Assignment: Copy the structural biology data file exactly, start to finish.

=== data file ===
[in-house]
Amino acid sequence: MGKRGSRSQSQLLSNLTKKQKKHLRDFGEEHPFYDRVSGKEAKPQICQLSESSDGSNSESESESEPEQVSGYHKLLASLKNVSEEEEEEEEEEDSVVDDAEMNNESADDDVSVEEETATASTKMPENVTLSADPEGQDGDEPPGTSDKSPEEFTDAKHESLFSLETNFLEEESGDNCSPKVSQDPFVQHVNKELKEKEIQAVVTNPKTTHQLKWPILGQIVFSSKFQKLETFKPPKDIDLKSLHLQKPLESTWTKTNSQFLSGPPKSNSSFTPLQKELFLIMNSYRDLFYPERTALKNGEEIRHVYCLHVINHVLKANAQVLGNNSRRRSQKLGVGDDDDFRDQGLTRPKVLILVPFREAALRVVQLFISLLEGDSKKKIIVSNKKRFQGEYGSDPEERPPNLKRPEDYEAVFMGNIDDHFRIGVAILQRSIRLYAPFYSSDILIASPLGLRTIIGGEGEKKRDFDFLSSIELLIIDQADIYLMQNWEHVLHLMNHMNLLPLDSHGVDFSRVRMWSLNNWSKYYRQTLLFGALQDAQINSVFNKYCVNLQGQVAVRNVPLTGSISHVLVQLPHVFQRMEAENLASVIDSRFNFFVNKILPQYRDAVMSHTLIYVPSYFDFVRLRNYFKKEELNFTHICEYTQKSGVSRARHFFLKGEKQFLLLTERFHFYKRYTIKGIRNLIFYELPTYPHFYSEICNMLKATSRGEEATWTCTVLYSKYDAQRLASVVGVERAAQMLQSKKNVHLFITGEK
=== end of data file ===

[in-house]
Amino acid sequence: MGKRGSRSQSQLLSNLTKKQKKHLRDFGEEHPFYDRVSGKEAKPQICQLSESSDGSNSESESESEPEQVSGYHKLLASLKNVSEEEEEEEEEEDSVVDDAEMNNESADDDVSVEEETATASTKMPENVTLSADPEGQDGDEPPGTSDKSPEEFTDAKHESLFSLETNFLEEESGDNCSPKVSQDPFVQHVNKELKEKEIQAVVTNPKTTHQLKWPILGQIVFSSKFQKLETFKPPKDIDLKSLHLQKPLESTWTKTNSQFLSGPPKSNSSFTPLQKELFLIMNSYRDLFYPERTALKNGEEIRHVYCLHVINHVLKANAQVLGNNSRRRSQKLGVGDDDDFRDQGLTRPKVLILVPFREAALRVVQLFISLLEGDSKKKIIVSNKKRFQGEYGSDPEERPPNLKRPEDYEAVFMGNIDDHFRIGVAILQRSIRLYAPFYSSDILIASPLGLRTIIGGEGEKKRDFDFLSSIELLIIDQADIYLMQNWEHVLHLMNHMNLLPLDSHGVDFSRVRMWSLNNWSKYYRQTLLFGALQDAQINSVFNKYCVNLQGQVAVRNVPLTGSISHVLVQLPHVFQRMEAENLASVIDSRFNFFVNKILPQYRDAVMSHTLIYVPSYFDFVRLRNYFKKEELNFTHICEYTQKSGVSRARHFFLKGEKQFLLLTERFHFYKRYTIKGIRNLIFYELPTYPHFYSEICNMLKATSRGEEATWTCTVLYSKYDAQRLASVVGVERAAQMLQSKKNVHLFITGEK